Ukraine ‘ongoing counterattack’, UN pushes for safety of nuclear power plant

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  • Ukraine leads a counter-offensive in the south against the Russians
  • UN seeks safe zone near damaged Zaporizhzhia nuclear power plant

KYIV, Sept 7 (Reuters) – Ukrainian forces attacked the Russian-held eastern town of Balakliia in the Kharkiv region, a senior pro-Moscow separatist official said, as Ukrainian officials remained on guard over the way a counter-offensive unfolds.

Lugansk region governor Serhiy Gaidai told Ukrainian television, without giving a location, that a “counterattack is underway and … our forces are having some success. Let’s leave it at that.”

In its regular situation report on Wednesday morning, the Ukrainian military said its ground forces had attacked seven Russian command points and 13 “objects of concentration of Russian manpower”, without specifying where.

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He also said his forces repelled Russian assaults on various towns in the eastern Donetsk region, including the strategic town of Bakhmut.

A presidential adviser had tweeted earlier on Tuesday that there would be “good news” coming from the president on the operation in the northeast Kharkiv region.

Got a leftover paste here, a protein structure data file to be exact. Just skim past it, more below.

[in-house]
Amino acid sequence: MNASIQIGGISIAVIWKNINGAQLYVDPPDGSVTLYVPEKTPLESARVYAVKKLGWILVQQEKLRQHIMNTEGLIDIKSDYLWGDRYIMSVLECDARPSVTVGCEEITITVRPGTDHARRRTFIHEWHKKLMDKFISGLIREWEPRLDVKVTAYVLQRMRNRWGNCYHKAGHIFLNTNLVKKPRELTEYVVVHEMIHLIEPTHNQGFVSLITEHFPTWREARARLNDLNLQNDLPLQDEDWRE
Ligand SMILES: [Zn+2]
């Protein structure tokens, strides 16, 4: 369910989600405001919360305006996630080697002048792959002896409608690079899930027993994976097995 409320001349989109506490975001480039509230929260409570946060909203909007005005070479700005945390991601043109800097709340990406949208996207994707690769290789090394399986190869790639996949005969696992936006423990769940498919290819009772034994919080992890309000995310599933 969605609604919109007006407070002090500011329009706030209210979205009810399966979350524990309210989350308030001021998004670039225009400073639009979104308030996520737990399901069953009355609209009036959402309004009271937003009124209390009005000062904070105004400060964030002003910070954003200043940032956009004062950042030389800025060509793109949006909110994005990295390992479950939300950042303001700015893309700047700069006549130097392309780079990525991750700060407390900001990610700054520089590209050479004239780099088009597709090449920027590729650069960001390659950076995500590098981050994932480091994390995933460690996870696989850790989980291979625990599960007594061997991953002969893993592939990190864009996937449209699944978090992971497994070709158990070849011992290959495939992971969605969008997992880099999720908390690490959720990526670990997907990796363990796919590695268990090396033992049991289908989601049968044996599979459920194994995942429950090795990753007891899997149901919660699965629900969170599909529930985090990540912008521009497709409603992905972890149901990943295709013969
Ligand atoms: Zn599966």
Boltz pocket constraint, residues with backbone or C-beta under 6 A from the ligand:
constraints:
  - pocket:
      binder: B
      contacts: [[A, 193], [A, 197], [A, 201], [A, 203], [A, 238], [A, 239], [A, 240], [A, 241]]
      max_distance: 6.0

In his evening speech, however, President Volodymyr Zelenskiy made little mention of operations in the Kharkiv region, but said five Russian cruise missiles were shot down on Tuesday, most of them in the south.

Reuters was unable to independently verify the Ukrainian claims and there was no immediate response from Russia.

But an official of the dissident pro-Moscow People’s Republic of Donetsk on Tuesday gave an unusually candid account of the fighting in Balakliia, an eastern town of 27,000 located between Kharkiv and Izyum, a Russian-held town with a major rail junction used by Moscow to provide its forces.

“Today the Ukrainian Armed Forces, after prolonged artillery preparation…launched an attack on Balakliia…” Daniil Bezsonov said on Telegram, adding that if the city was lost, Russian forces would Izyum would become vulnerable on their northwest flank.

“The Ukrainian Armed Forces concentrated heavy fire on the mobile groups of the Donetsk People’s Republic, which had taken up defensive positions in the nearby forests.

“At the moment Balakliia is surrounded and within firing range of the Ukrainian artillery. All approaches are cut off by fire.”

Several social media posts by military bloggers and witnesses also reported fighting around Balakliia.

Vadym Krokhmal, a member of the city council of Kupyansk, a town east of Kharkiv that has been occupied for five months, uploaded a video urging residents not to participate in any referendum on joining Russia that the forces of occupation could organize.

“Very soon the Ukrainian Armed Forces will liberate Kupyansk. We know that, we are sure of that,” Vadym said, advising people to stock up on food and recharge energy sources.

“All we need is a little patience.”

Little information has emerged on the progress of the main Ukrainian offensive in the southern Kherson region, with Kyiv banning journalists from the frontline and releasing only limited reports to preserve the element of surprise.